A New Tax System For Managed Investment Trusts
The Tax Laws Amendment (New Tax System for Managed Investment Trusts) Bill 2015 (Bill) was tabled in Parliament on 3 December 2015, along with three supporting bills.
If passed in its present form, the Bill will introduce a new tax system for certain managed investment vehicles (to be known as Attribution Managed Investment Trusts or AMITs) which elect into the regime. The new regime will apply from 1 July 2016, although in certain circumstances a trustee of a managed investment trust (MIT) can choose to apply the rules prior to this date.
Importantly, the new regime aims to increase operating flexibility and reduce compliance costs for trusts and investors. We expect that most trust constitutions will need to be amended in order to take advantage of the new regime, which means trustees and fund managers will need to consider:
- the features of the new AMIT regime
- implementing a review process for trust constitutions
- timing in relation to any unitholder meetings or communications that may be required for the necessary constitution amendments (this will depend on what relief may be made available by the Australian Securities and Investments Commission (ASIC))
- updating offer documentation in order to reflect the constitution amendments and the timing in relation to these updates.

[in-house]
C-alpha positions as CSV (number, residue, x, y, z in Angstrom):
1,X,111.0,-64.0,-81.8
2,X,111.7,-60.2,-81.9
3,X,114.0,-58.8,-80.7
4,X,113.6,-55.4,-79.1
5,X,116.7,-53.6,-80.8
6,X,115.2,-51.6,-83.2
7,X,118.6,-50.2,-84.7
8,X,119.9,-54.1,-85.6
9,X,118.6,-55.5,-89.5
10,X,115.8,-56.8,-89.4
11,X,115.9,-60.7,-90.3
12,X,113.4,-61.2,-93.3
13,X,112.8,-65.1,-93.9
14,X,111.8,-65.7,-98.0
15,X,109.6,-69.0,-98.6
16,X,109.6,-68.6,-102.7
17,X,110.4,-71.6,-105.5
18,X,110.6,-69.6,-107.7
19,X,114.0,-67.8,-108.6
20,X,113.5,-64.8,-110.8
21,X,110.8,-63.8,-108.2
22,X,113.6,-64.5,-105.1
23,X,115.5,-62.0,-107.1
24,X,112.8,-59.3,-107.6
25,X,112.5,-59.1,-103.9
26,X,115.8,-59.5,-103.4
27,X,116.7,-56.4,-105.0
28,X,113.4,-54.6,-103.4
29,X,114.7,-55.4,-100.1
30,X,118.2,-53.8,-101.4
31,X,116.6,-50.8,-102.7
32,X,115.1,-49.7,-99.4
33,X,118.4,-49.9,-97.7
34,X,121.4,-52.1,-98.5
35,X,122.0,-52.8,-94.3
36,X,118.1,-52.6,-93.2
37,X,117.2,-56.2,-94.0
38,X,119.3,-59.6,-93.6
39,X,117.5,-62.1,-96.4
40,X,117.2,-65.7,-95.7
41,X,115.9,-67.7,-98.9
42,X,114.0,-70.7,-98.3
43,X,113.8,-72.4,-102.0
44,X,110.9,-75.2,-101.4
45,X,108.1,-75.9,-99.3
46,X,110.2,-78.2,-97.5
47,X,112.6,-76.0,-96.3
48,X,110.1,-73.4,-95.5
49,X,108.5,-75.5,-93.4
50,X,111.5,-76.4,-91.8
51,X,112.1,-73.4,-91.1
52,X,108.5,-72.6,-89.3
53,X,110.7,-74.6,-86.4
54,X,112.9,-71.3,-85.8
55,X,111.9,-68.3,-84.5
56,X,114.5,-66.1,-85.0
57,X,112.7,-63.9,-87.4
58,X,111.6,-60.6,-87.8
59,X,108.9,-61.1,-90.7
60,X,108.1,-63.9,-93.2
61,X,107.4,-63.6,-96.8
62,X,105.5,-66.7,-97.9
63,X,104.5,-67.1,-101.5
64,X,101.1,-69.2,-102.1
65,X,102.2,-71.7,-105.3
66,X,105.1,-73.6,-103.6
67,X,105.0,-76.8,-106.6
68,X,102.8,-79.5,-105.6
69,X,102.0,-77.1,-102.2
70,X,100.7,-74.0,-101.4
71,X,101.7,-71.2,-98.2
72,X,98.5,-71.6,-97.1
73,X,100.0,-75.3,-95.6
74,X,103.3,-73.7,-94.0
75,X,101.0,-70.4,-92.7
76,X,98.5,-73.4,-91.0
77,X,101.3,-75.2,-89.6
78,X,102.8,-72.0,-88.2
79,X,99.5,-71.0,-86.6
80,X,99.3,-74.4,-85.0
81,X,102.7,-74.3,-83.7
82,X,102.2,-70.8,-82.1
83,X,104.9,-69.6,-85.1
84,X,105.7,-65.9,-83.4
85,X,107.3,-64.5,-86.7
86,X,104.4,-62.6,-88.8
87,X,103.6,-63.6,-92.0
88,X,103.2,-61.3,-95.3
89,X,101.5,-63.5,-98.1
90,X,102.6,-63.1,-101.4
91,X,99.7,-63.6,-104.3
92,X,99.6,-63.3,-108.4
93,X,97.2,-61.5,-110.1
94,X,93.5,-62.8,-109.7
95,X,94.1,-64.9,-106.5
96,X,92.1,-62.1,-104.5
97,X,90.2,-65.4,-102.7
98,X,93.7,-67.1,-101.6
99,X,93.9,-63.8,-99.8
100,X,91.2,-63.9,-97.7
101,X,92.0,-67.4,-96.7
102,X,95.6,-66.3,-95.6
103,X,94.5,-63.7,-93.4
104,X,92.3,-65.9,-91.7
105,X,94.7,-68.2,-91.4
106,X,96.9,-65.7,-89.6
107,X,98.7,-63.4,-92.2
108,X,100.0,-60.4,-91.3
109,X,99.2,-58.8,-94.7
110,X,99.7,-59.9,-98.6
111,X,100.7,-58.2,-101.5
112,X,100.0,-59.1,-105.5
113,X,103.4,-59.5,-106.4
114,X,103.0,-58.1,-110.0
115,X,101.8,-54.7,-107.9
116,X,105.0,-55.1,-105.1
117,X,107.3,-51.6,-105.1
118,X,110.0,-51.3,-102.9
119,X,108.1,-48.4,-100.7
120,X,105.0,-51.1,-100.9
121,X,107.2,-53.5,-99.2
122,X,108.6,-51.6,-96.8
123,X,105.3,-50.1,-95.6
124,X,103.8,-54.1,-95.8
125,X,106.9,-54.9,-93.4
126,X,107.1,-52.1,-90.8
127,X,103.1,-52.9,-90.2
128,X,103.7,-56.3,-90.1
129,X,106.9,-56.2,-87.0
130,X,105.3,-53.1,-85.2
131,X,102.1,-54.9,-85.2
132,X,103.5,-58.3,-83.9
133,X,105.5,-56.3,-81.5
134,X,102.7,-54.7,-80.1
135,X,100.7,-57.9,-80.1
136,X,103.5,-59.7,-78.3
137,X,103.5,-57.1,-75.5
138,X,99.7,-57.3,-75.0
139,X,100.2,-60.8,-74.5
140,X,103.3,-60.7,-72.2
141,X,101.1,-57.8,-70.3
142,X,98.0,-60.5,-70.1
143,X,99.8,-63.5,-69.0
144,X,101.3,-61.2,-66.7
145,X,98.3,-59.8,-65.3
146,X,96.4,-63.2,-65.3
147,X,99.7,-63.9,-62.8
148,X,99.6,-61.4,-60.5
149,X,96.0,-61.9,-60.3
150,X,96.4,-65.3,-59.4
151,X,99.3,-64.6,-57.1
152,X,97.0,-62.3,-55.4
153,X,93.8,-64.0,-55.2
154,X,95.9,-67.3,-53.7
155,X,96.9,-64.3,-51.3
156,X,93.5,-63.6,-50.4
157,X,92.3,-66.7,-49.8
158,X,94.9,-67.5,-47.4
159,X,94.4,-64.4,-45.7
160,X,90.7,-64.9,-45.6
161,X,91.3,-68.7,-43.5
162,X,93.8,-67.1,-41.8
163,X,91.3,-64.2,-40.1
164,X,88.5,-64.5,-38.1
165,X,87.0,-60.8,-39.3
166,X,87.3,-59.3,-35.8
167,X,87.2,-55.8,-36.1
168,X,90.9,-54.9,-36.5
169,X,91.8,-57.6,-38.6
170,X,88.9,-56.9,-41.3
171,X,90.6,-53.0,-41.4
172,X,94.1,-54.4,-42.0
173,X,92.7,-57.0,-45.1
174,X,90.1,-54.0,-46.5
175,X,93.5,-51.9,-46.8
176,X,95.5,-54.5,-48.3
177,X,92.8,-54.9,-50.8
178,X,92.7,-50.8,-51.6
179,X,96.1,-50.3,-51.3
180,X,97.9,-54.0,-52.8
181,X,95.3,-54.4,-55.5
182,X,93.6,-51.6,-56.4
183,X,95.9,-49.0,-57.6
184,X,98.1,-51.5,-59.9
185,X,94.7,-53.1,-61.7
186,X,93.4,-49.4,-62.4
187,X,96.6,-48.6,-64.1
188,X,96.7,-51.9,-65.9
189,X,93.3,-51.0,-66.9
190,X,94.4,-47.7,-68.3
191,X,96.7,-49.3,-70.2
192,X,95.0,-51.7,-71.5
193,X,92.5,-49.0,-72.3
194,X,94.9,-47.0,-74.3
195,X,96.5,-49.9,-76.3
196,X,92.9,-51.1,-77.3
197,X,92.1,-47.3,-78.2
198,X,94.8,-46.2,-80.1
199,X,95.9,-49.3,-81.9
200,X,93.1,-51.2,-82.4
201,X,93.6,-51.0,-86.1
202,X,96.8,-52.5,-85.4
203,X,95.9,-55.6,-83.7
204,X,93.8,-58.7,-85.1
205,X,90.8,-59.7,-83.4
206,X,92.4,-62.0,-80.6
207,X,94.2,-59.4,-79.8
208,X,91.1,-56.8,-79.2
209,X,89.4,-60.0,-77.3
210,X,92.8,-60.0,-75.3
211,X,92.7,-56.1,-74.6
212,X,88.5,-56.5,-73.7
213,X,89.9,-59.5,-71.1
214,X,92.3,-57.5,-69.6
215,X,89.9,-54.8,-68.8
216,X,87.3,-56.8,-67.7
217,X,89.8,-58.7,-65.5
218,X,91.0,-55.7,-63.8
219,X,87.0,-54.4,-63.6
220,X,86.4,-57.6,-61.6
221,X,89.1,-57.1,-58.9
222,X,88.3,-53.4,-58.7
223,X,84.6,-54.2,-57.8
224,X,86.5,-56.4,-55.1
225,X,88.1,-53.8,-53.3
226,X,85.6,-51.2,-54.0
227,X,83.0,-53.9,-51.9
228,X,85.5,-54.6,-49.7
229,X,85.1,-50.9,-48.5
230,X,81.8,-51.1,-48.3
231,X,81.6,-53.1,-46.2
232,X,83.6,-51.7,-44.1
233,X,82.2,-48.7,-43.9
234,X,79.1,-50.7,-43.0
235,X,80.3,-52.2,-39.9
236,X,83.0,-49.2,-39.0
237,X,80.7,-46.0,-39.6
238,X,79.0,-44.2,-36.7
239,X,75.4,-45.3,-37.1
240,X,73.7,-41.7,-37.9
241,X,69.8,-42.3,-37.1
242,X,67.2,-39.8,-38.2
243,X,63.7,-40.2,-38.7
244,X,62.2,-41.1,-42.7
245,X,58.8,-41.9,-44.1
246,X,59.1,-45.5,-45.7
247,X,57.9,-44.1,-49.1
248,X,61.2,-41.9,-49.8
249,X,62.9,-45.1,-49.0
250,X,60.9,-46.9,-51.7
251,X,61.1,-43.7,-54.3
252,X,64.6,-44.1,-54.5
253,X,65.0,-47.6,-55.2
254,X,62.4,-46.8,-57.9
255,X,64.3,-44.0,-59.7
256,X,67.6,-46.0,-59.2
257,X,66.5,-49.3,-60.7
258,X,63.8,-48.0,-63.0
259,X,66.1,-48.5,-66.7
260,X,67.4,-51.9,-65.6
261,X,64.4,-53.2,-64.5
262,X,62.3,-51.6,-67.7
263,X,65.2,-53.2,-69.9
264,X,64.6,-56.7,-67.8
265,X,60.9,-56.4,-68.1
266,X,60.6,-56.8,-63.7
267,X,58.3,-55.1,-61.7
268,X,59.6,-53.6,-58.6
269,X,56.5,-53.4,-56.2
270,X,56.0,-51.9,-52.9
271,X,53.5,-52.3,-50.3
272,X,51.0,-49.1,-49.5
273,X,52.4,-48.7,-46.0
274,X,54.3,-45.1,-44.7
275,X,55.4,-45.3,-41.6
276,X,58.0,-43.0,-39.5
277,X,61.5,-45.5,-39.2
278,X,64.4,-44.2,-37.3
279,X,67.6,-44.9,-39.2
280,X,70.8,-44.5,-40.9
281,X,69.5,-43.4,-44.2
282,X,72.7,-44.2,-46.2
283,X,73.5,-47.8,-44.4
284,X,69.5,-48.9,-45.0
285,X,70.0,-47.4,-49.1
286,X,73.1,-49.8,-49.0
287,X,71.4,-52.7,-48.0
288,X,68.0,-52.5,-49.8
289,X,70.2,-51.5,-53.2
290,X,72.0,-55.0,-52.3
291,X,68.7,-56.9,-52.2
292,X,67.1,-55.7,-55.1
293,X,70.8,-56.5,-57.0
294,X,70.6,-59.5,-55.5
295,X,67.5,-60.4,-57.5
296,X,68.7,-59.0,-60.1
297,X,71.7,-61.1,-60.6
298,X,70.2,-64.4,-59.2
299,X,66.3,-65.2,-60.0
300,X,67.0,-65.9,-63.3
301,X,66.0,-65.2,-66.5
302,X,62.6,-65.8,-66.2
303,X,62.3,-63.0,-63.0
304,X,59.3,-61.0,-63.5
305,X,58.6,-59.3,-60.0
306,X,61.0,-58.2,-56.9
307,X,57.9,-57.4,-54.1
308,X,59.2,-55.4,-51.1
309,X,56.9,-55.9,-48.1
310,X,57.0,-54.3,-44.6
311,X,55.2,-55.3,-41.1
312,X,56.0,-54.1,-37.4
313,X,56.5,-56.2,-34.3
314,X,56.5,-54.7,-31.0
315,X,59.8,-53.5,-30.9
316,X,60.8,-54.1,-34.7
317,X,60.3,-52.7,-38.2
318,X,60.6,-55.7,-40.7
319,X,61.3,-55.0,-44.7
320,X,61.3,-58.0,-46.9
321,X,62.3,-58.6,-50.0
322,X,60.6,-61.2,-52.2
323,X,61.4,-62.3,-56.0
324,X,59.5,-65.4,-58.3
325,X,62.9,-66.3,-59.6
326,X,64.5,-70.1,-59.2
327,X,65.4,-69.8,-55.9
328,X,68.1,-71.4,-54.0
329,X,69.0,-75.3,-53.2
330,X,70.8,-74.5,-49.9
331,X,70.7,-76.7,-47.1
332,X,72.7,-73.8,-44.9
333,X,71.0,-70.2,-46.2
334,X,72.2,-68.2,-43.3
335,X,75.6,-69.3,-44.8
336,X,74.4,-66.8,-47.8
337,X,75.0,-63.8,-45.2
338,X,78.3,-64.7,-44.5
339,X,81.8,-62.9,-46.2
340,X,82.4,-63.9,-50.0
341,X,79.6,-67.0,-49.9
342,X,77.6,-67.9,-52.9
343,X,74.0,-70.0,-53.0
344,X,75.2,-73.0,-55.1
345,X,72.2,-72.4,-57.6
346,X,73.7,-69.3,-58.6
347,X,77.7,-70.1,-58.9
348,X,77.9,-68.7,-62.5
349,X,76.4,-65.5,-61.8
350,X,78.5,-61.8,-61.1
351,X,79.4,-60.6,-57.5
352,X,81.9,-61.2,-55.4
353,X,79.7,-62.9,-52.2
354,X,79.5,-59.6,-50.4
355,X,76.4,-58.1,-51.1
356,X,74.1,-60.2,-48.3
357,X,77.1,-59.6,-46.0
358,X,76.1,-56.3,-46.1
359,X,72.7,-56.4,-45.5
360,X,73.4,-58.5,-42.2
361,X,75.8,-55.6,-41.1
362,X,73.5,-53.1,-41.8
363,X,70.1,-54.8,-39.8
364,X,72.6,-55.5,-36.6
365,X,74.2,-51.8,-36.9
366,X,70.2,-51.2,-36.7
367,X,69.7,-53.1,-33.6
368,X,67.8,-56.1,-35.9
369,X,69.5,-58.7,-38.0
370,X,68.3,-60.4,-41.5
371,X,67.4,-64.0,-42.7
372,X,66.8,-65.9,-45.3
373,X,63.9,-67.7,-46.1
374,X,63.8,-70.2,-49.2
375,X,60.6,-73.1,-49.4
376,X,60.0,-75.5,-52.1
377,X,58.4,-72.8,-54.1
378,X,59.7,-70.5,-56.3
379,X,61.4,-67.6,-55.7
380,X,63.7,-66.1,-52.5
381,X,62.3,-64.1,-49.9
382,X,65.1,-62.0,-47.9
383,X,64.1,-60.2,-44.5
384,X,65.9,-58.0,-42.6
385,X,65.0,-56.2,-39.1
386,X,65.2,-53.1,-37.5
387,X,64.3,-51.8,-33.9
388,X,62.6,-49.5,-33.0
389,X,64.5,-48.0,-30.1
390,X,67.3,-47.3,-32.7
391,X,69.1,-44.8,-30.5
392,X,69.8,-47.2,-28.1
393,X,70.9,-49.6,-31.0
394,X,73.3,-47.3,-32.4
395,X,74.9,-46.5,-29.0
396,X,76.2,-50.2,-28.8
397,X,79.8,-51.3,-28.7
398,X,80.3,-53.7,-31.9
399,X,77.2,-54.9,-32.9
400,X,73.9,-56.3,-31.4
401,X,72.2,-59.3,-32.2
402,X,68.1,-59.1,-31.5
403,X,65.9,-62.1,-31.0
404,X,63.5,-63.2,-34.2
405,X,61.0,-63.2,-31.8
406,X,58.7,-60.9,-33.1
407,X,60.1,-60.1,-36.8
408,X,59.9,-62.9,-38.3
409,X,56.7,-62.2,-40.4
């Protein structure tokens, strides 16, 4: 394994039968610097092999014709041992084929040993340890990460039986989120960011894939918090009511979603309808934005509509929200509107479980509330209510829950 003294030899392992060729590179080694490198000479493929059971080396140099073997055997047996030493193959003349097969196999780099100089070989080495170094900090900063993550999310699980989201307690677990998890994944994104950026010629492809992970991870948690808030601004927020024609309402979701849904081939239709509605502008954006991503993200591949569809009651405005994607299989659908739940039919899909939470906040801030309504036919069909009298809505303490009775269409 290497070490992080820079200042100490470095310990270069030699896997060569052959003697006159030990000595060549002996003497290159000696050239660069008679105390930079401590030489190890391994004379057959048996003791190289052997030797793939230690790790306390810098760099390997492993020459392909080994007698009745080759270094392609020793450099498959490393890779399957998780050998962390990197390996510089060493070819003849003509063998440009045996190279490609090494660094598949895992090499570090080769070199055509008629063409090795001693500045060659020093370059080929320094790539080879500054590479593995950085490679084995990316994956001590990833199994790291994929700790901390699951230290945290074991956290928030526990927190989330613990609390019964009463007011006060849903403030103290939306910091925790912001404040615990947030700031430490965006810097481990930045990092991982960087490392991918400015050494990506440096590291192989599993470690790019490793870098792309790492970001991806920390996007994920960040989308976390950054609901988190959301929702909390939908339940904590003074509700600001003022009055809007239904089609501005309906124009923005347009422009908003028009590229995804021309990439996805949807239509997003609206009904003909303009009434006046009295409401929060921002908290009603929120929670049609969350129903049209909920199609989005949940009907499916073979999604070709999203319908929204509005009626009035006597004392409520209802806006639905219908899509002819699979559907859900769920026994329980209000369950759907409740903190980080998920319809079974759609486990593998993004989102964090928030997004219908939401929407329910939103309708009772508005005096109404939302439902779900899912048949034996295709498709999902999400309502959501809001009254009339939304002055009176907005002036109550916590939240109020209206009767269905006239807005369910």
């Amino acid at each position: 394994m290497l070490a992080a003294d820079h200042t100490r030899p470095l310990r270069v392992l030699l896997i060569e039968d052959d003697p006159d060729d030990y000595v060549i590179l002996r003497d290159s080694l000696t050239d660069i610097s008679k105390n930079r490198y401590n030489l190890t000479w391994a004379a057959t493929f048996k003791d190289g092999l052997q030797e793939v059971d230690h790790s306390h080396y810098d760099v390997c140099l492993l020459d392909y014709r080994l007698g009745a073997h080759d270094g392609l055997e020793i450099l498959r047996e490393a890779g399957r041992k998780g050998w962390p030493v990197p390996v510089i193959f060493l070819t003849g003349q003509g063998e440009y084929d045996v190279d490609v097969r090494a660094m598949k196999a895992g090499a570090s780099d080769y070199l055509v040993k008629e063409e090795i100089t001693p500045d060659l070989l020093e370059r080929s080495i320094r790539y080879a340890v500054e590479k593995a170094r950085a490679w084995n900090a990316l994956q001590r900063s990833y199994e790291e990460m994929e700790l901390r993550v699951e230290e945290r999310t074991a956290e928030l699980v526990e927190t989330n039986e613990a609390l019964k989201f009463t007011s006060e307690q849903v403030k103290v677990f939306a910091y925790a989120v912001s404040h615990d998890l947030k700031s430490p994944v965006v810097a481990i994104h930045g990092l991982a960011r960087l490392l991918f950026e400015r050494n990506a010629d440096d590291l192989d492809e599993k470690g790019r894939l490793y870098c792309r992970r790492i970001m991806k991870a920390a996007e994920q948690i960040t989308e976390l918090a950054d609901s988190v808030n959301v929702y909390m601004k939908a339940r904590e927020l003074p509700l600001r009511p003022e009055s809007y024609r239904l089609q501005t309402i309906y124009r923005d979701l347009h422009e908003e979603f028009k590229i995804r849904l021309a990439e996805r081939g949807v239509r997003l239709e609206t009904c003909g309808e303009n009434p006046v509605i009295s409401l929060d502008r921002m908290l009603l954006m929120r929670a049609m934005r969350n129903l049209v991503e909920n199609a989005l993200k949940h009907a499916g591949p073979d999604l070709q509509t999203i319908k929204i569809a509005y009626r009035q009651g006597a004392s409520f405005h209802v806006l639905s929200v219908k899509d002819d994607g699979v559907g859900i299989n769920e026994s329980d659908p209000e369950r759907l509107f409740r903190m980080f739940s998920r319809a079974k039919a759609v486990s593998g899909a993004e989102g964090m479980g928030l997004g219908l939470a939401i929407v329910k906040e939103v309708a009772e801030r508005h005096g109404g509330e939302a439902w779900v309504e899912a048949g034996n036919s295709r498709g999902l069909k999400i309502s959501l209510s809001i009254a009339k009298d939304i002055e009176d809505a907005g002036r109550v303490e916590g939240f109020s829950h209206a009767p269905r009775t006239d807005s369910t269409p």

The underlying reason for introducing the AMIT regime is to provide greater certainty for investors and fund managers as to the operation of the tax rules which apply to MITs. The current regime has been considered inherently unsuitable for wholesale and retail funds, as it was historically for closely held investments.
The new regime will remove AMITs from the operation of Division 6 of the Income Tax Assessment Act 1936, and instead AMITs will be subject to tax under new Division 276 of the Income Tax Assessment 1997.
Existing MIT Concessions
Australia currently has an MIT regime, which is targeted at foreign investors looking to make passive investments in Australian assets, particularly real property and infrastructure assets.
This regime allows trust assets to be treated as being on capital account, so that any gains on realisation of those assets (other than direct and indirect interests in Australian real property) are generally exempt from tax in the hands of an offshore investor.
The current MIT regime also imposes a final and concessional tax on such gains, generally at the rate of 15%.
AMITs, as a type of MIT, will be entitled to these concessions.
What is an AMIT?
In order to qualify for AMIT treatment and be taxed under the new Division 276, a trust must:
- be a MIT under current law (which in broad terms means a widely held, Australian-based, regulated, passive investment vehicle)
- be one in which investors have clearly defined interests in income and capital of the trust
- have made an election that the AMIT regime applies.
Outline of the AMIT Regime
Under the new Division 276, income of the trust is divided into a number of categories (income, non-assessable, non-exempt income, capital gains, tax offsets and so forth), and allocated ('attributed') to investors.